UNITED STATES of America, Appellee, v. Gary MILLS, also known as G Knocker, Defendant-Appellant.
Defendant-Appellant Gary Mills appeals from a judgment of conviction of the United States District Court for the District of Connecticut (Peter C. Dorsey, Judge ) by which he was sentenced principally to a term of imprisonment of 188 months under the Armed Career Criminal Act (“ACCA”), 18 U.S.C. § 924(e). The ACCA applies to persons who violate 18 U.S.C. § 922(g) and who have “three previous convictions ․ for a violent felony or a serious drug offense, or both.” 18 U.S.C. § 924(e)(1). Mills met the first requirement inasmuch as he pled guilty to being a felon in possession of a firearm in violation of 18 U.S.C. § 922(g)(1). He argues, however, that he did not have three prior convictions for violent felonies or serious drug offenses, and that he therefore should not have been sentenced under the ACCA. Specifically, Mills asserts that his prior conviction for first-degree escape in violation of Conn. Gen.Stat. § 53a-169 should not have been treated as a violent felony within the meaning of the statute. The government concedes that under the Supreme Court's recent decision in Chambers v. United States, ---U.S. ----, 129 S.Ct. 687, 172 L.Ed.2d 484 (2009), the matter should be remanded for resentencing without reference to the ACCA. Because we agree with both Mills and the government that under Chambers, Mills's prior conviction for escape in the first degree was not a violent felony, we remand to the district court to vacate the sentence and to resentence Mills.
Mills contends further that his sentence was procedurally unreasonable because the sentencing court failed to address his request for a downward departure. Because we remand for resentencing in any event, we need not and do not resolve this issue.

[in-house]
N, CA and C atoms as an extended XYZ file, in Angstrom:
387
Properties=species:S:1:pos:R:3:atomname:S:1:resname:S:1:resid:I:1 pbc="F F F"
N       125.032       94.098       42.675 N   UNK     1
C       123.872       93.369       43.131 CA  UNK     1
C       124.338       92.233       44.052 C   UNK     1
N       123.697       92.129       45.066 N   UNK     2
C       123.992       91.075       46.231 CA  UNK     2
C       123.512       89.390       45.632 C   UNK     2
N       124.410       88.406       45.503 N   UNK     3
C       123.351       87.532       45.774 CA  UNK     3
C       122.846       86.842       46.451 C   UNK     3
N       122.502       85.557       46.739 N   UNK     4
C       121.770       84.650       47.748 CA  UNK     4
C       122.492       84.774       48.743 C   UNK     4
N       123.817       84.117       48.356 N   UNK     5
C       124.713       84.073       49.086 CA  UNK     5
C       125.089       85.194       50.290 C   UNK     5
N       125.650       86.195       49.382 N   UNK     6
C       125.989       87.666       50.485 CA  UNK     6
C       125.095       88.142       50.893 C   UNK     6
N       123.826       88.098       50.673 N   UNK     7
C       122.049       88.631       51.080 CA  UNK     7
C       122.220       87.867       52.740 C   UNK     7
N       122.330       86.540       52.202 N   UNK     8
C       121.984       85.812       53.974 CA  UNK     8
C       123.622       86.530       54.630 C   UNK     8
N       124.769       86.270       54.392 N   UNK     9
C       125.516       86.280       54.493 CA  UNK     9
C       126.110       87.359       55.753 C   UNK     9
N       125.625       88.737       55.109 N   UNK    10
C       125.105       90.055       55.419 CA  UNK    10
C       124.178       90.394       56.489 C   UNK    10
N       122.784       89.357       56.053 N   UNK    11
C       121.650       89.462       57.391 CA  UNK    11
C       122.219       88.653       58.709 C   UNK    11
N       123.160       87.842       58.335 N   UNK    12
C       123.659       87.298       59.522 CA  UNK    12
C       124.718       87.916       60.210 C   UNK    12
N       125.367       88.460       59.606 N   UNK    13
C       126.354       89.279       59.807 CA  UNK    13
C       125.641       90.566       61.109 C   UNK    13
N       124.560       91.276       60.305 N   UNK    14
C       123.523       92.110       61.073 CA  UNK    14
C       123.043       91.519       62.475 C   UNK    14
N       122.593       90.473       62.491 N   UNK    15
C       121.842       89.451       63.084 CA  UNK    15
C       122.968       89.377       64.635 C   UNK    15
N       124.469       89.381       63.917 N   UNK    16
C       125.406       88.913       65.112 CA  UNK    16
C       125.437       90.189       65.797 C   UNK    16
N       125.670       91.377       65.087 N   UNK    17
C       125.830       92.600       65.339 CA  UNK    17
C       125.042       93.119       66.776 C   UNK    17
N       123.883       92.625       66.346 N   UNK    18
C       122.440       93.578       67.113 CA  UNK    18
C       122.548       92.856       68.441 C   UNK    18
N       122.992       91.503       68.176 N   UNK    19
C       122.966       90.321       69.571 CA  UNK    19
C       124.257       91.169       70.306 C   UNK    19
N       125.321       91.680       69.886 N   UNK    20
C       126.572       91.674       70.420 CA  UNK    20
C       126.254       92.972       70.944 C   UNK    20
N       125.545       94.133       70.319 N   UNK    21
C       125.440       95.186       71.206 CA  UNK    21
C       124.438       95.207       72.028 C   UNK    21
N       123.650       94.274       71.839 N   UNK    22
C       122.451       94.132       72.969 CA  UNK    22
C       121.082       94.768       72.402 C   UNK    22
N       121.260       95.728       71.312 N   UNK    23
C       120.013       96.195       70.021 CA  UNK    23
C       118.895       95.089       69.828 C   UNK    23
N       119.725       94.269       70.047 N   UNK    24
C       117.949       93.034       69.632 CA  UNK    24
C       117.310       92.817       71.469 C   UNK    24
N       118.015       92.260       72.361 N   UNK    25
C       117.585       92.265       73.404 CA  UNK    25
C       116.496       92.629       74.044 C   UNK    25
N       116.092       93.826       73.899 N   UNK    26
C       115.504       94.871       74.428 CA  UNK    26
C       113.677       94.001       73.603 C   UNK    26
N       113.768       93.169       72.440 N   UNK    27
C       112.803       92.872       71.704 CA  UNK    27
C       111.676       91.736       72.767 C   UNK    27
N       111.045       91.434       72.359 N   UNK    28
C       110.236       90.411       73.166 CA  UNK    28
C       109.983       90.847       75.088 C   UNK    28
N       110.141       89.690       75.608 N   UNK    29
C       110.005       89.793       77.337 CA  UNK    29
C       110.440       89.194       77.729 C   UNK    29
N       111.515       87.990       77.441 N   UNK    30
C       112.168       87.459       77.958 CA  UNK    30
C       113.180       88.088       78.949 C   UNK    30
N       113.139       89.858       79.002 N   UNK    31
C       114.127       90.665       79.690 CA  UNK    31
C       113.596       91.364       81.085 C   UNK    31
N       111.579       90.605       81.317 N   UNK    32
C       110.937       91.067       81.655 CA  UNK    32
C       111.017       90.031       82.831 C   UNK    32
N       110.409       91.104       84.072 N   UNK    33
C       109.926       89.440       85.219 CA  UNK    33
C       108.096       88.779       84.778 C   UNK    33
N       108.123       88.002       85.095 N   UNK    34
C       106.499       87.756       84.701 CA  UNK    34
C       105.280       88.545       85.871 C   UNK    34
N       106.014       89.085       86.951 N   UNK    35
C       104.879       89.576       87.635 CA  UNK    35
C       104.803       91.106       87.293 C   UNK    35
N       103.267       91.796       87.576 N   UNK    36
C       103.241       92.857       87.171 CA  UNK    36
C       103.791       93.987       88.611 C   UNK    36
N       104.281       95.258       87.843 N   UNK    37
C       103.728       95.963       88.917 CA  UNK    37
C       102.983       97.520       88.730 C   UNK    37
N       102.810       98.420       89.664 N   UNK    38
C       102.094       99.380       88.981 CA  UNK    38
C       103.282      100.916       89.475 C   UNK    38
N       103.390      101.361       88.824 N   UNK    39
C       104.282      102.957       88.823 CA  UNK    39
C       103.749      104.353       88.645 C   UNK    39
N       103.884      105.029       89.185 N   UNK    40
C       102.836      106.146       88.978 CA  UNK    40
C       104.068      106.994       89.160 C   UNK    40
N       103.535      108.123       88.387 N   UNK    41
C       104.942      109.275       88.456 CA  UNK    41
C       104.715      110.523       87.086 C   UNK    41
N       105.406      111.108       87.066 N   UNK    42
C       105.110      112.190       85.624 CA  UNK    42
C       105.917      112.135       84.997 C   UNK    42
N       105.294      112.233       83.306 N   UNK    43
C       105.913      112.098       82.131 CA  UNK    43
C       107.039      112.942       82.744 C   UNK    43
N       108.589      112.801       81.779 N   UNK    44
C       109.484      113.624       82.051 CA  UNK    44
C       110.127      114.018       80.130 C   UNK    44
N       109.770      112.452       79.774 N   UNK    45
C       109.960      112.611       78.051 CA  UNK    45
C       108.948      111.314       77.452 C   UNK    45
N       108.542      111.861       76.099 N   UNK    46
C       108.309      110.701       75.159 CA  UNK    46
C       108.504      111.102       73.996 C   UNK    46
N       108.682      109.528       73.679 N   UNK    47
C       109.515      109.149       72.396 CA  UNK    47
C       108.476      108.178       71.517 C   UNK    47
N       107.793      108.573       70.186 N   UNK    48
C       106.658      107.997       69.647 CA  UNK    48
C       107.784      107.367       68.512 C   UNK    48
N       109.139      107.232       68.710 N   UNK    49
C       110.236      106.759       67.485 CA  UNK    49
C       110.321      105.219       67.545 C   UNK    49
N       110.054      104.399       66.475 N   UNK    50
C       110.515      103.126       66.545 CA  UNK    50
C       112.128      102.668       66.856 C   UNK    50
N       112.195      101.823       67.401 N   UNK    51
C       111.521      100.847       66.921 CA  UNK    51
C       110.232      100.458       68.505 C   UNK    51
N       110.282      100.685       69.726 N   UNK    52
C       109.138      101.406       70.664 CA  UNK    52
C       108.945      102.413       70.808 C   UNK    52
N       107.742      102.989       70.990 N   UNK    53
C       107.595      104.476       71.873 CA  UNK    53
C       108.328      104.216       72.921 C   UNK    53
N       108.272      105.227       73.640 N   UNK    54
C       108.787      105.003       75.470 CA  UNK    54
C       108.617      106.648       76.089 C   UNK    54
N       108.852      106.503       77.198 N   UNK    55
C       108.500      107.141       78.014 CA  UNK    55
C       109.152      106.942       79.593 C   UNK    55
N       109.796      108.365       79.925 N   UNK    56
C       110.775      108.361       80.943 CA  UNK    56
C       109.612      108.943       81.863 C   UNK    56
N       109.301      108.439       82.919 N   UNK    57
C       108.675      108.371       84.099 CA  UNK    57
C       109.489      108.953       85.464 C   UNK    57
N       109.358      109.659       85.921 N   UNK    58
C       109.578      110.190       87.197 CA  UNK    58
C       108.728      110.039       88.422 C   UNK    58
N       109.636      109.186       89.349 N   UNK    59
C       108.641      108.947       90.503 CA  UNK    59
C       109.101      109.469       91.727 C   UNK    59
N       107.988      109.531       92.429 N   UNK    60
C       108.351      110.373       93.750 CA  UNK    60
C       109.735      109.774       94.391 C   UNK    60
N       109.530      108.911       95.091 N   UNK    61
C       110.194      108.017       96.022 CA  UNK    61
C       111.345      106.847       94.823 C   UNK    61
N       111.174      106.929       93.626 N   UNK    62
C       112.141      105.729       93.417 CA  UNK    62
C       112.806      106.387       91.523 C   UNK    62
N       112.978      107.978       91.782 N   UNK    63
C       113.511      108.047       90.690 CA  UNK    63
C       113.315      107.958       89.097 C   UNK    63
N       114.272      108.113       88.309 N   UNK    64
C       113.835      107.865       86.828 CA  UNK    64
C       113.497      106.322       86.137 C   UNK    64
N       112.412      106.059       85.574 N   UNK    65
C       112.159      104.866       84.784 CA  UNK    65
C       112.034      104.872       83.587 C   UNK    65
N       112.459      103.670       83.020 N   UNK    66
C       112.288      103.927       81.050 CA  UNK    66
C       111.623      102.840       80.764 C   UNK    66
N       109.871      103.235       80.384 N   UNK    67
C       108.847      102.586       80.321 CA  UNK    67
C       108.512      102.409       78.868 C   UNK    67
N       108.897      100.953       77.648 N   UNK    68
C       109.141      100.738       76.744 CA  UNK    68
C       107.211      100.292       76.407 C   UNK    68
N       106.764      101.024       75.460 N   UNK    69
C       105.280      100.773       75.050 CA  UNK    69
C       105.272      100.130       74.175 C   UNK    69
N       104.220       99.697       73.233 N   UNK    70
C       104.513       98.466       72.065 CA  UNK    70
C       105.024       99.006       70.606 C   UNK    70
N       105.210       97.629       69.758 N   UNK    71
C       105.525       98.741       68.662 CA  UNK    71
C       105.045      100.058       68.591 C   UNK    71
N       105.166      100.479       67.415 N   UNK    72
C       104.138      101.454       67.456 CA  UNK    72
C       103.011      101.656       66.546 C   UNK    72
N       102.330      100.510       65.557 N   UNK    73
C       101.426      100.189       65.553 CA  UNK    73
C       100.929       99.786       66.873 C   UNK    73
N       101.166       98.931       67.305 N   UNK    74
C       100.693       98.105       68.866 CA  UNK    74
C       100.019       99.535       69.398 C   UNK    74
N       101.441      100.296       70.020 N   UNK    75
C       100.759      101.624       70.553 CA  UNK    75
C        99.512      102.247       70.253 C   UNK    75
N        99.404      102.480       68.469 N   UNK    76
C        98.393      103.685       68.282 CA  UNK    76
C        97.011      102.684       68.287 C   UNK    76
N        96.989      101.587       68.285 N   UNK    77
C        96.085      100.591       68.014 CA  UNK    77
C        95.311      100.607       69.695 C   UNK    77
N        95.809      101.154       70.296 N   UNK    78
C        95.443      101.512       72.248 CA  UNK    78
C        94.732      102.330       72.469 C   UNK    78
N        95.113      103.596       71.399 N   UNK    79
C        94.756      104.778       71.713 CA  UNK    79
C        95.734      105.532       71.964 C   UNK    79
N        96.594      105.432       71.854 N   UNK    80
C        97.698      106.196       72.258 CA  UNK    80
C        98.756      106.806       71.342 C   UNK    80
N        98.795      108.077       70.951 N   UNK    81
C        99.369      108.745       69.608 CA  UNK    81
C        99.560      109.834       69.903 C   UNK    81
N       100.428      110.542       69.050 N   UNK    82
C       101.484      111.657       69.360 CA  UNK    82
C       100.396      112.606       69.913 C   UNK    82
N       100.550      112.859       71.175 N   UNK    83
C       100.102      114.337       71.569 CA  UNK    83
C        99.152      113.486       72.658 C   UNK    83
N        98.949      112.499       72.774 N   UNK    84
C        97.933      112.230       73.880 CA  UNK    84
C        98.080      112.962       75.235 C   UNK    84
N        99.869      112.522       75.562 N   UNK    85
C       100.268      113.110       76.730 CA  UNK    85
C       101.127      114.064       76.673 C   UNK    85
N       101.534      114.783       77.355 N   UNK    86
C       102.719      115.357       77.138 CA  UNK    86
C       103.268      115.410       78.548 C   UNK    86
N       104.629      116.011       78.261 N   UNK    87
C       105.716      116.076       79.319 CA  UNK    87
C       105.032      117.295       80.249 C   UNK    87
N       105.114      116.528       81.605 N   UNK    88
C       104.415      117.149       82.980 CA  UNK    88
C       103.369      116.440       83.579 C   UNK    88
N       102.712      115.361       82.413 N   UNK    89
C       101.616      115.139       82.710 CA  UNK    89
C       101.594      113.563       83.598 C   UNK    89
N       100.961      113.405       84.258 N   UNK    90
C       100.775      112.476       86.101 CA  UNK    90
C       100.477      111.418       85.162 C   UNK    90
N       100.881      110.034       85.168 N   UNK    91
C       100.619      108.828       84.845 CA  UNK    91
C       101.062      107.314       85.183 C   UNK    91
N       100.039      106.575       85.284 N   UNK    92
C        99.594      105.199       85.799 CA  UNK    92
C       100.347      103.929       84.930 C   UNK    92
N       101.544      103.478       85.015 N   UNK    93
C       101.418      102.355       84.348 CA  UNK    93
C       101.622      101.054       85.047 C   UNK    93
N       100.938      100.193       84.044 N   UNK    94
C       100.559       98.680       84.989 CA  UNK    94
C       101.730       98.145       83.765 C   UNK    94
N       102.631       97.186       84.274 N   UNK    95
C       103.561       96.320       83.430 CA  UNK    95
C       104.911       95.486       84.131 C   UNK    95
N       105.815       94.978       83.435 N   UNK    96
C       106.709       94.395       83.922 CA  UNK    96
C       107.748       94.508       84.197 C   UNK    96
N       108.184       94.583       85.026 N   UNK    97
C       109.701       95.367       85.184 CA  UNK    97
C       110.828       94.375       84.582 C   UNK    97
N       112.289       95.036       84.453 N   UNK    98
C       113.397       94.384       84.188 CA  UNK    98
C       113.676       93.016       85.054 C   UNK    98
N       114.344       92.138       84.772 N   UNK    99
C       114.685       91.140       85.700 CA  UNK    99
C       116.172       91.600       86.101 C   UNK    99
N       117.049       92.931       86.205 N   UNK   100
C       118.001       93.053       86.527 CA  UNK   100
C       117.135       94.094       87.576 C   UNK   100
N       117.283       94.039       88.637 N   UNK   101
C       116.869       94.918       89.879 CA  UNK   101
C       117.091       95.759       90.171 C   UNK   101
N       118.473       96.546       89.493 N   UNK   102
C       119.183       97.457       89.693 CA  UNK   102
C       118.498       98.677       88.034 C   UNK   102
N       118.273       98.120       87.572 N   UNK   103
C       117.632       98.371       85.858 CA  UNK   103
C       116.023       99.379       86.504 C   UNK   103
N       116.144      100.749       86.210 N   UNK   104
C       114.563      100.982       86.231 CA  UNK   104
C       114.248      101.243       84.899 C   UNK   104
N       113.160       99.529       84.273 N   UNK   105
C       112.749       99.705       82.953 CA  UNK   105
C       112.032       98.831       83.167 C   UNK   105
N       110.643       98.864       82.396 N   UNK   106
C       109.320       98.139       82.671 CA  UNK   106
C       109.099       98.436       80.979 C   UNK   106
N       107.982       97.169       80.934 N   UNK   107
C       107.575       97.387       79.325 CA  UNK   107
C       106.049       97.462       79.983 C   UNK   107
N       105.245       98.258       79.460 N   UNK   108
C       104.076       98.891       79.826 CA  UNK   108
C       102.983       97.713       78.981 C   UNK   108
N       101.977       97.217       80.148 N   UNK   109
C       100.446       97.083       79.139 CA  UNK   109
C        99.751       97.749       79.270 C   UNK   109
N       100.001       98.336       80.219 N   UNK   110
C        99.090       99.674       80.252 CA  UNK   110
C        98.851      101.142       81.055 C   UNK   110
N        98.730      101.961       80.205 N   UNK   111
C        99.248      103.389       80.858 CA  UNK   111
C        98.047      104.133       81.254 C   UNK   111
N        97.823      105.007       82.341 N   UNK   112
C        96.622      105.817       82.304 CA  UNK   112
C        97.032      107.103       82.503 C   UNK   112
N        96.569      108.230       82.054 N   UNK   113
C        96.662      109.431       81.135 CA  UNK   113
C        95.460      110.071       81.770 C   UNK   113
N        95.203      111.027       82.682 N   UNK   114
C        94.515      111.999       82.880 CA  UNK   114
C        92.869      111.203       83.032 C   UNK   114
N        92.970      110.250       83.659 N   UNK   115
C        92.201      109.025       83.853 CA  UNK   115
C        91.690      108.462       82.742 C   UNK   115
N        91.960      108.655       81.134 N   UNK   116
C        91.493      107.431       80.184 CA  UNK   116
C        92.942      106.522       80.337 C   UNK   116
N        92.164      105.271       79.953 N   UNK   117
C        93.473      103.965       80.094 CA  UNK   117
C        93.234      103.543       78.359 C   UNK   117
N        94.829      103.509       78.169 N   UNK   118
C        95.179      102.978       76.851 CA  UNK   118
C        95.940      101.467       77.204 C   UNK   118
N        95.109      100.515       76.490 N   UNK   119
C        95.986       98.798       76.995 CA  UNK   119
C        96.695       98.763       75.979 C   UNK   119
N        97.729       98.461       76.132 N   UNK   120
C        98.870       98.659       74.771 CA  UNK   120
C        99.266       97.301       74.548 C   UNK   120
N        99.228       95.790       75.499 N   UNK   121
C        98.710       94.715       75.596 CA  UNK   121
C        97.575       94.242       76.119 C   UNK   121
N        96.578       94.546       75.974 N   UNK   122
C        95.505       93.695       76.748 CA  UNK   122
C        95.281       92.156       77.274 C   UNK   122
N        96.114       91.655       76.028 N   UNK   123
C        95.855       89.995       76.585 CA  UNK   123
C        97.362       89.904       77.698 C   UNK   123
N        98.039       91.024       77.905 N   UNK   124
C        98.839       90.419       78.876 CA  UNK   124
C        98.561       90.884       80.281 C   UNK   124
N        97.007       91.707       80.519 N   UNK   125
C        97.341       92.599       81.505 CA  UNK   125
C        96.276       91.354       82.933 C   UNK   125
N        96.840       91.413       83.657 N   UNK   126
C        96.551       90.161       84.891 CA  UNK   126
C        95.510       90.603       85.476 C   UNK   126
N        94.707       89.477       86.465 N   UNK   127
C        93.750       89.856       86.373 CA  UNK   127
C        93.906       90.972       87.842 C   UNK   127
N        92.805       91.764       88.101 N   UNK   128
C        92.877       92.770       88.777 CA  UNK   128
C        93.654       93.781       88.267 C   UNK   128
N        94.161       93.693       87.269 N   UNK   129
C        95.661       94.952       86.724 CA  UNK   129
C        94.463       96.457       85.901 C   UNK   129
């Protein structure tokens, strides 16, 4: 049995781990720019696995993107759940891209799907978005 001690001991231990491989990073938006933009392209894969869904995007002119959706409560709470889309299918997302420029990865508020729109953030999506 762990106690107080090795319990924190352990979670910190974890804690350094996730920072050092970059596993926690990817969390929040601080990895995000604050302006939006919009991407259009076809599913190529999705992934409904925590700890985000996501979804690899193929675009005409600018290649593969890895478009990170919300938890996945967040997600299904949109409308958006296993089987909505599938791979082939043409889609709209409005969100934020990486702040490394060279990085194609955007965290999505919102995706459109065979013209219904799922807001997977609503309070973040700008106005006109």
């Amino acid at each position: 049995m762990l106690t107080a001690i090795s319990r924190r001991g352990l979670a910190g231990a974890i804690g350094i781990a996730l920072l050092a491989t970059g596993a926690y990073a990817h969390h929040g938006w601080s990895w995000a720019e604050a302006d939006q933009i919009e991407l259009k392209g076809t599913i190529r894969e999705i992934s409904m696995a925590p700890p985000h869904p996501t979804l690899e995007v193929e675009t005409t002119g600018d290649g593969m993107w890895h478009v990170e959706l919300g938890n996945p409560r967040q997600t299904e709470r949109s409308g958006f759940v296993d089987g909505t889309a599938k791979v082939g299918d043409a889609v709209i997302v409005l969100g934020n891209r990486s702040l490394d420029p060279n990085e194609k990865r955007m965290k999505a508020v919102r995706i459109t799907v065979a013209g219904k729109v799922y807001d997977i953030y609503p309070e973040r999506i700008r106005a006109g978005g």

On February 18, 2003, Mills was indicted on one count of being a felon in possession of a firearm in violation of 18 U.S.C. § 922(g)(1). On October 19, 2006, he pled guilty. The United States Probation Office prepared a presentence investigation report (“PSR”) recommending that Mills be sentenced under the ACCA because he had three prior convictions for a violent felony or serious drug offense. Mills objected, arguing that one of the three predicate offenses identified in the PSR, first-degree escape in violation of Conn. Gen.Stat. § 53a-169, was not a violent felony.1
At an evidentiary hearing in the district court, defense counsel established the circumstances of Mills's conviction in state court for first-degree escape. On July 15, 1997, Mills was released from prison and placed in “transitional supervision,” under which he was authorized to reside in a private residence. By statute, however, he remained under the jurisdiction of the Connecticut Commissioner of Correction, see Conn. Gen.Stat. § 18-100(e), and was required to satisfy conditions similar to those required of parolees, including reporting regularly to a community enforcement officer.